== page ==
If you are in the Orlando area, I will present a more detailed analysis of these considerations on July 28 from 11:15 am to 12:30 pm (EDT) at the NCMA World Congress.

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New OFCCP Revised Scheduling Letter: Your Secret’s Not Safe with the OFCCP

New OFCCP Revised Scheduling Letter: Your Secret’s Not Safe with the OFCCPYou are officially on notice—the U.S. Department of Labor’s Office of Federal Contract Compliance Programs (OFCCP) is going to share your data with other federal agencies. What data, you ask? The OFCCP annually selects numerous federal contractors to evaluate their compliance with affirmative action regulations. It gets the data by sending a Scheduling Letter and Itemized Listing to federal contractors and subcontractors to initiate an audit of compliance with Executive Order 11246, Section 503 of the Rehabilitation Act of 1973, and the Vietnam Era Veterans Readjustment Assistance Act of 1974.

The Scheduling Letter starts the evaluation process by notifying the contractor it has been scheduled for a compliance evaluation and requesting submission of its affirmative action programs and supporting data. The Itemized Listing, which is used with the Scheduling Letter, identifies the documents and information that government contractors must provide during a compliance evaluation.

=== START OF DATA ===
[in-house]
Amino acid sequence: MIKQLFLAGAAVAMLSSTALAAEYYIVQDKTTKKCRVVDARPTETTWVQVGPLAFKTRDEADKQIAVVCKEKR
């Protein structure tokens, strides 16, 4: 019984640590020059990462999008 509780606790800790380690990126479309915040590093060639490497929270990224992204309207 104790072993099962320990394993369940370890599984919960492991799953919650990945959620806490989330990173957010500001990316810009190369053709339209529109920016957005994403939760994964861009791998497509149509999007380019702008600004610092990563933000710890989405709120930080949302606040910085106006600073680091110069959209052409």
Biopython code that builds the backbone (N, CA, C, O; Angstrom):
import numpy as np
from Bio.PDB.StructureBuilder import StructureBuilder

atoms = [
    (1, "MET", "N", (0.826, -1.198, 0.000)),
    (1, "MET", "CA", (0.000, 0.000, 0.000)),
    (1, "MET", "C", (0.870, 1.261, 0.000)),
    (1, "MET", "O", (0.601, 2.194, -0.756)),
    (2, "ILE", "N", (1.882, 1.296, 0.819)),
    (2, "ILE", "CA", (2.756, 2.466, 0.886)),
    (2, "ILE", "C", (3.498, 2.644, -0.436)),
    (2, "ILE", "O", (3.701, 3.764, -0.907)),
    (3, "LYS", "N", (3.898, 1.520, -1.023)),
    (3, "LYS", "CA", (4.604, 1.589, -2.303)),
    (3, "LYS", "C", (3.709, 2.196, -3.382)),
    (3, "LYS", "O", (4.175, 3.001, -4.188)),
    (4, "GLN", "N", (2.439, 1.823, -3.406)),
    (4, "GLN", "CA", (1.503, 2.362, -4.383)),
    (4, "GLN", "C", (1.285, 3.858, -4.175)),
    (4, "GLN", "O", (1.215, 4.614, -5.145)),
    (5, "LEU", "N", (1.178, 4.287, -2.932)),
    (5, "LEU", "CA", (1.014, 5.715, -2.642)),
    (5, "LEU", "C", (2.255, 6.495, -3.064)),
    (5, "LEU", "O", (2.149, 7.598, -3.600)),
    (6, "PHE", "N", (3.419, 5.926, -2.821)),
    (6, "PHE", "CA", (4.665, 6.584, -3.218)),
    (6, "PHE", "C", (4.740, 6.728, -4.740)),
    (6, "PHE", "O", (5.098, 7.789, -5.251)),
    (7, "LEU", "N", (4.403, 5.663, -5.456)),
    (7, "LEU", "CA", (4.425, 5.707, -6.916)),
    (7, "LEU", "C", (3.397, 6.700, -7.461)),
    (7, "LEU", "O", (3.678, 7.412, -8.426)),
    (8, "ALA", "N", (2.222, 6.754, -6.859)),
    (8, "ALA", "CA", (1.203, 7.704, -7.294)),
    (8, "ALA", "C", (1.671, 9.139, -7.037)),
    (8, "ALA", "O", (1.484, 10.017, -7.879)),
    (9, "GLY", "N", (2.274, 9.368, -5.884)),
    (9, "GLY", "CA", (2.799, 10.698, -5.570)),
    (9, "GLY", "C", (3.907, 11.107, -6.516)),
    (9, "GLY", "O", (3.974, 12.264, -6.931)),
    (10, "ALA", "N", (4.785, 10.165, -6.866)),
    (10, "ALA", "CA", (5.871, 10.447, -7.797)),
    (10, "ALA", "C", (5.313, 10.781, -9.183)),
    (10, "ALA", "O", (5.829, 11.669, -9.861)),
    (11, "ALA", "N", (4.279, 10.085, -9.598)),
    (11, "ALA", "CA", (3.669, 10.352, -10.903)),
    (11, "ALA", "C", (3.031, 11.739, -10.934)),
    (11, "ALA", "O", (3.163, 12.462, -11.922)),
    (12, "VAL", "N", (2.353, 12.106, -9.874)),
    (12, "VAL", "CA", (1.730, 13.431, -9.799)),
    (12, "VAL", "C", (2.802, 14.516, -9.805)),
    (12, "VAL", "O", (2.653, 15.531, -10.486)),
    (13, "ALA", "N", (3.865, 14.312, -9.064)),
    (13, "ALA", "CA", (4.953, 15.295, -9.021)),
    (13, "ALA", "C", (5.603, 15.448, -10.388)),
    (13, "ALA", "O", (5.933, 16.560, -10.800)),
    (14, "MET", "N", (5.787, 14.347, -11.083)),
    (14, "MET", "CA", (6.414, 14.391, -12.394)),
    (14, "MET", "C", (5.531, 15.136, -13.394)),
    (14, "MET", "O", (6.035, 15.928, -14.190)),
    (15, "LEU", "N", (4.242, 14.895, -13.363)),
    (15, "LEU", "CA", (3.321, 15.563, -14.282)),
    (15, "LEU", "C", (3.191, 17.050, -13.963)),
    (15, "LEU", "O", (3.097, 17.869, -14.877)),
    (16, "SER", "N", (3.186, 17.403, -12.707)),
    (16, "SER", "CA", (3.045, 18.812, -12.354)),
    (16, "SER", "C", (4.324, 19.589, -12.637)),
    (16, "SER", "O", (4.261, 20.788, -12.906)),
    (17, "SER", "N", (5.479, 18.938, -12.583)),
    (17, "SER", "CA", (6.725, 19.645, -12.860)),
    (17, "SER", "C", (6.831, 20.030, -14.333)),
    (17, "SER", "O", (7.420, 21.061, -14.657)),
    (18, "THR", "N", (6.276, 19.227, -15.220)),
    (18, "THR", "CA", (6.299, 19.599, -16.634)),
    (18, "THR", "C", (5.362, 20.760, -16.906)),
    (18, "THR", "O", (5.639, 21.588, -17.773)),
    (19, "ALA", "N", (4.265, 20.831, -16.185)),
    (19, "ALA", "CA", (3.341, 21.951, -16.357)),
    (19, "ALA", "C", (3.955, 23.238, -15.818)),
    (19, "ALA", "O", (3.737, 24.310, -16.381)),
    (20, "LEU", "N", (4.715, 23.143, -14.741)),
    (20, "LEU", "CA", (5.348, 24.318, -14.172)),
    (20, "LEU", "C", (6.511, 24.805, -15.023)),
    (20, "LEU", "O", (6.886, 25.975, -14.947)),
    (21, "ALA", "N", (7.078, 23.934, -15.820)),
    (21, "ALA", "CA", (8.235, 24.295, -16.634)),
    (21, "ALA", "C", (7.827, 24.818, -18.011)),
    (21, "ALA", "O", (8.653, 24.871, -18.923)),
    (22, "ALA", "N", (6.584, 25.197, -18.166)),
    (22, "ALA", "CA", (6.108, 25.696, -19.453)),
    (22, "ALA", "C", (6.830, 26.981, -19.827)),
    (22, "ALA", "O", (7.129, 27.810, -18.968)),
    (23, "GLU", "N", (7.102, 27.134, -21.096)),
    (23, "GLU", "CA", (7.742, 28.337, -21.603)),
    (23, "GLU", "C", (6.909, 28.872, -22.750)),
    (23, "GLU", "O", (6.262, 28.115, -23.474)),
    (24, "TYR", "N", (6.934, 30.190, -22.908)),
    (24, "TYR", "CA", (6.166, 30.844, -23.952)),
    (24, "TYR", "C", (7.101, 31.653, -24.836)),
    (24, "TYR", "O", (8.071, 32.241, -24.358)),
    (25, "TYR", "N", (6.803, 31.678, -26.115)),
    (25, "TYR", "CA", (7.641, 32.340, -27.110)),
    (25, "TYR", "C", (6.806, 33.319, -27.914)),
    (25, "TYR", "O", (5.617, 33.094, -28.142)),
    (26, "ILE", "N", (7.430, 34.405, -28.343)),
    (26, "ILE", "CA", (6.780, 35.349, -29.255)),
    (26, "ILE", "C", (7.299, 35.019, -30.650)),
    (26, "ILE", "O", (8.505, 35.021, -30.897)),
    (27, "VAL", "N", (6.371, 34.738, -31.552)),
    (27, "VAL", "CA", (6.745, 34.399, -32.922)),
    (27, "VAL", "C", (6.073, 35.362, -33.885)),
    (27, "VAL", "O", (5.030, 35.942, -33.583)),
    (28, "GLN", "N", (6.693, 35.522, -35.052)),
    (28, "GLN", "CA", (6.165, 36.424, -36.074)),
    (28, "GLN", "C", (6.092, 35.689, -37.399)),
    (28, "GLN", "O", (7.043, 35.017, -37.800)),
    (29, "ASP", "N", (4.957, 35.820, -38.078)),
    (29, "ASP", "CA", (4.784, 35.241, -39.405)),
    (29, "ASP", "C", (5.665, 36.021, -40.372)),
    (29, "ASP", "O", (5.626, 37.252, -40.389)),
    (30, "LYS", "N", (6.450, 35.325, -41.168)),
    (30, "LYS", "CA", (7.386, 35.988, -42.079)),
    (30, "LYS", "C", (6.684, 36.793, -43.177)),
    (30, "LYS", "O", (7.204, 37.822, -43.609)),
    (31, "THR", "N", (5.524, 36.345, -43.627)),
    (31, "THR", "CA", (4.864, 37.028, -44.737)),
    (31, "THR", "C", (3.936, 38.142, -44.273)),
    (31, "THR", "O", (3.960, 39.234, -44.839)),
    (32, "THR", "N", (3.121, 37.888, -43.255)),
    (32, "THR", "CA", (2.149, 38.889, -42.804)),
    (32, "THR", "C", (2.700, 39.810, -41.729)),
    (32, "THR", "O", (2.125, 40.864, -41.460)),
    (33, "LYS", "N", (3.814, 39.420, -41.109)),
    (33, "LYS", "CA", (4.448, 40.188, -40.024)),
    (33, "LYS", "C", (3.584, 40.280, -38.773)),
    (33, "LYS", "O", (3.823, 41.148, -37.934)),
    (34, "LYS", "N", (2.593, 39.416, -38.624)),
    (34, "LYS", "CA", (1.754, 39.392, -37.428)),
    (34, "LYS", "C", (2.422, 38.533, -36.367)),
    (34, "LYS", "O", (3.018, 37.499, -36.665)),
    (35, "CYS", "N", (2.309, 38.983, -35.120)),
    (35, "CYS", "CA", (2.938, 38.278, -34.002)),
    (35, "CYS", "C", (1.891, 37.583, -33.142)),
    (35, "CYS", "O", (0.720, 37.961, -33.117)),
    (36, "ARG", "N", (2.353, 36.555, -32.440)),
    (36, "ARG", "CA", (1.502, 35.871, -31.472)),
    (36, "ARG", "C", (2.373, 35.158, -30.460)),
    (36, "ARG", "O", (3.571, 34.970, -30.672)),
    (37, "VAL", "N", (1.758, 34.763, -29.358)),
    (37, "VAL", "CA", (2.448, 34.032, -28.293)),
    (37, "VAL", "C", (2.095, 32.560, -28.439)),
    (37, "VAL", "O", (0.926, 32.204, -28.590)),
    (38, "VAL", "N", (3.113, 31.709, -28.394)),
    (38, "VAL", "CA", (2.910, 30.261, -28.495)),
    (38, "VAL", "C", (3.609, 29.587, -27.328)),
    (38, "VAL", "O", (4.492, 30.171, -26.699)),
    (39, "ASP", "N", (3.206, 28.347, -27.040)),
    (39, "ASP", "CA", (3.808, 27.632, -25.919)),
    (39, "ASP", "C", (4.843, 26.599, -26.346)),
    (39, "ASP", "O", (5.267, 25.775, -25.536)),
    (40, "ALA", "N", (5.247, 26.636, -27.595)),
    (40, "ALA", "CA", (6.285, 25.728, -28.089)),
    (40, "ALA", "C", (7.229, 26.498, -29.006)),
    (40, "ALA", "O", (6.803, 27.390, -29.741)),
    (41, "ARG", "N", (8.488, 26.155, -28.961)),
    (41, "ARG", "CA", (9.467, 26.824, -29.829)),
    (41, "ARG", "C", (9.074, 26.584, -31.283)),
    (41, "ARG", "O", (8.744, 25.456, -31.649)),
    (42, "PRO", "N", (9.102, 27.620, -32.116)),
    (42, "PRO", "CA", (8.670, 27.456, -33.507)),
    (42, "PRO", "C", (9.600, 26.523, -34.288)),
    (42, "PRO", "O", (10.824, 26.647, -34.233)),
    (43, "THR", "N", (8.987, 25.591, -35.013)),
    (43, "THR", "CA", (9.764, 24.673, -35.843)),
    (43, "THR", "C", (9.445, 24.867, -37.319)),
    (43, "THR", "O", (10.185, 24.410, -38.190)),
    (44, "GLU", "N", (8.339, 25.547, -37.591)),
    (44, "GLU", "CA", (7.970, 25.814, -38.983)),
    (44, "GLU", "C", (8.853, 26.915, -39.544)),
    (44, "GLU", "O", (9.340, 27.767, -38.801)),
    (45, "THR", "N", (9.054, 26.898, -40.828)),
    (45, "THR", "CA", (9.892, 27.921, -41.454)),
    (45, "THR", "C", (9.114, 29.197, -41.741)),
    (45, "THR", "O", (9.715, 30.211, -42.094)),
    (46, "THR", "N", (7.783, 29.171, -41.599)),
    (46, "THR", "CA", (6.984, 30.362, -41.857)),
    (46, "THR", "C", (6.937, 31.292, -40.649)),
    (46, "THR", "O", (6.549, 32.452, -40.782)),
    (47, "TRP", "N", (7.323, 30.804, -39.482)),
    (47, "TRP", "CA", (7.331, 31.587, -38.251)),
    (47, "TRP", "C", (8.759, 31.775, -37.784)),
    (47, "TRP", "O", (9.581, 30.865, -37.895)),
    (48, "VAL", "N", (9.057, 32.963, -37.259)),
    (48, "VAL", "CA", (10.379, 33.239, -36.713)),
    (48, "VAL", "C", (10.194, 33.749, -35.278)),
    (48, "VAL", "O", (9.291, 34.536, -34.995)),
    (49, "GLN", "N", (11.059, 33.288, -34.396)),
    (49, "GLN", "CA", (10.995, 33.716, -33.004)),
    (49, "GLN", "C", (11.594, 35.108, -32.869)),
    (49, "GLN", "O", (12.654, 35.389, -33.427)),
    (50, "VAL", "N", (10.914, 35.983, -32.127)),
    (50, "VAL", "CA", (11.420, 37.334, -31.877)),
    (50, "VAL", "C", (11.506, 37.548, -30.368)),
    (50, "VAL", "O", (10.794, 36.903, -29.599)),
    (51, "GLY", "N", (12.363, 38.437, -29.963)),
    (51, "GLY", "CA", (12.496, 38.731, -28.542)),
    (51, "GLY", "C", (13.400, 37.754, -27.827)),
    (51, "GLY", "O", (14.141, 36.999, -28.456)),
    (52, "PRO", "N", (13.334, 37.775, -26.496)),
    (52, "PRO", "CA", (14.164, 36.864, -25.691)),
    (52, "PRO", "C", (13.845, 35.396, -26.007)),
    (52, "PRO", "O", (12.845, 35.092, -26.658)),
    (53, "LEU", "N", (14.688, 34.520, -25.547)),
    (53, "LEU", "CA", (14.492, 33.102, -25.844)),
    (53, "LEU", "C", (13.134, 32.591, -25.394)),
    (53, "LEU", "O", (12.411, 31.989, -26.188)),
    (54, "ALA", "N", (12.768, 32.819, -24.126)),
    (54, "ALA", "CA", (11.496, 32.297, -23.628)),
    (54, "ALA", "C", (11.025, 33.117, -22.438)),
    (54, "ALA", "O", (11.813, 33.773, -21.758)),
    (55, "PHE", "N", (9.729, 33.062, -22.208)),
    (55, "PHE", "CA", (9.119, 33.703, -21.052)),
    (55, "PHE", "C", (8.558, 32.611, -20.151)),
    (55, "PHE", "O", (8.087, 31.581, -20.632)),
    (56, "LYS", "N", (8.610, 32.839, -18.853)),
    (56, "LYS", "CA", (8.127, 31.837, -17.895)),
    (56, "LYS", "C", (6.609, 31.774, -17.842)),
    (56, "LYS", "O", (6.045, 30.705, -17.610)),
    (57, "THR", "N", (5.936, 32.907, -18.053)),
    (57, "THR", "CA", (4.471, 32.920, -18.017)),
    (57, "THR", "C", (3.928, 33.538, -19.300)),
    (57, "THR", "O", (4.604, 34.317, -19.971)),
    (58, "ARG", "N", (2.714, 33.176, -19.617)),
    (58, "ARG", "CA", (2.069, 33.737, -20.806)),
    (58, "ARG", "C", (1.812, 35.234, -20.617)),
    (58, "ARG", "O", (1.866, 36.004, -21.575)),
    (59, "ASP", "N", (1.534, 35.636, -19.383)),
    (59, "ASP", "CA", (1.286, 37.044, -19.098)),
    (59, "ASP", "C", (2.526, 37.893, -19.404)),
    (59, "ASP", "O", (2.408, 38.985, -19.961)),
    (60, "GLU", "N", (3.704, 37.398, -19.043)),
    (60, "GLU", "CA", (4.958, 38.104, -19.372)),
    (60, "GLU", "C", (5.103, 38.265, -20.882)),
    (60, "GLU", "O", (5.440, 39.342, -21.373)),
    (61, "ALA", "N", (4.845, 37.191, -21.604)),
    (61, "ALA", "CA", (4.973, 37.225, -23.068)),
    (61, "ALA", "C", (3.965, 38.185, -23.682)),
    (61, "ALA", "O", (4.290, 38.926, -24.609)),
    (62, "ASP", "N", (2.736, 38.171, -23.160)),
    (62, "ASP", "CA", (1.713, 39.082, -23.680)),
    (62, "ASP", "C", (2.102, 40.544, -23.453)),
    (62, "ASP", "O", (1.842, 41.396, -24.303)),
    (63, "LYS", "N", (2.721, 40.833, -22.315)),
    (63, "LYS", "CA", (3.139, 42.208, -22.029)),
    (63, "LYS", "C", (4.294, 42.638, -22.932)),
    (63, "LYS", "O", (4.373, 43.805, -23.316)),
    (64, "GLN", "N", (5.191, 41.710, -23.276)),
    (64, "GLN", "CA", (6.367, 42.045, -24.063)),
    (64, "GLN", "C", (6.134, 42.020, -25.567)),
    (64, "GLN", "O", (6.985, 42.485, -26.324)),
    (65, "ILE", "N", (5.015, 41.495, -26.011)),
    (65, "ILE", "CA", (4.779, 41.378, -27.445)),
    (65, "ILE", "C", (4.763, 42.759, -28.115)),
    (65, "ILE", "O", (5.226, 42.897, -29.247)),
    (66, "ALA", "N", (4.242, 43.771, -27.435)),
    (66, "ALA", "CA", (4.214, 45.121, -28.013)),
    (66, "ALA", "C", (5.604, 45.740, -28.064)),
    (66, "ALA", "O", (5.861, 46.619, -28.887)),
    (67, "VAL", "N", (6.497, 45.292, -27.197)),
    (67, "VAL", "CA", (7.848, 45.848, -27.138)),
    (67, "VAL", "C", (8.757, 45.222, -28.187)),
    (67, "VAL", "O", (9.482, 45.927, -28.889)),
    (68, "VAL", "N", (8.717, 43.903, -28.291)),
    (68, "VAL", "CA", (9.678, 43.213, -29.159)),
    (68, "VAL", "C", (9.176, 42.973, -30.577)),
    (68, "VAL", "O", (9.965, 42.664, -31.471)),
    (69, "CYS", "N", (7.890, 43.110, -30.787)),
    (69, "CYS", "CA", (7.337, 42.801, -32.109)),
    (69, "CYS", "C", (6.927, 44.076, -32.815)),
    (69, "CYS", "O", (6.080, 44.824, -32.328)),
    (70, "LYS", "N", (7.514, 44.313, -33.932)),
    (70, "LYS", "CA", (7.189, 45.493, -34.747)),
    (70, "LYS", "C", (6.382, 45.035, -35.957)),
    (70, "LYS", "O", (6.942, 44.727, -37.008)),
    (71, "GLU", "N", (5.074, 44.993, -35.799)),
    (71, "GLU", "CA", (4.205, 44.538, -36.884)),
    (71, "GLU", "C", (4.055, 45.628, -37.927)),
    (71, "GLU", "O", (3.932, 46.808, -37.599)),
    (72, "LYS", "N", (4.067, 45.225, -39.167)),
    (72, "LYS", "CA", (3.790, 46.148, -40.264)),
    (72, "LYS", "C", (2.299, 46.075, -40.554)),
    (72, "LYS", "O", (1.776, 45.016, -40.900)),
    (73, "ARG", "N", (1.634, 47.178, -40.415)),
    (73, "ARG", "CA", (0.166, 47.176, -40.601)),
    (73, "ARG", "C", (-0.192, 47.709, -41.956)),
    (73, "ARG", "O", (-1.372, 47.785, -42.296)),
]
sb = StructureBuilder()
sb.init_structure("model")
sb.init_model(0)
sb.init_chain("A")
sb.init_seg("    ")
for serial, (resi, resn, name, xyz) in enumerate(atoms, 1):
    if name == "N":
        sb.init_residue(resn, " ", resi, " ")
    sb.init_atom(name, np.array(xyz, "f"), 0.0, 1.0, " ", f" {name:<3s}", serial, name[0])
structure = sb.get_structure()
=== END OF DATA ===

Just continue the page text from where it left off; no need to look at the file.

The OFCCP recently announced that the Office of Management and Budget (OMB) has renewed the Scheduling Letter and Itemized Listing for three years. The OFCCP began using revised Scheduling Letter and Itemized Listing documents to initiate compliance evaluations on July 1, 2016; it last released a revised Scheduling Letter and Itemized Listing in October of 2014.

The important thing to know about the revised Scheduling Letter and Itemized Listing is the change in the confidentiality of the collected data. The previous Scheduling Letter assured contractors that information they provided in response to a Scheduling Letter would be treated as “sensitive and confidential,” and disclosed only as required by the Freedom of Information Act. No more—the revised Letter alerts contractors that the OFCCP may share information with other enforcement agencies: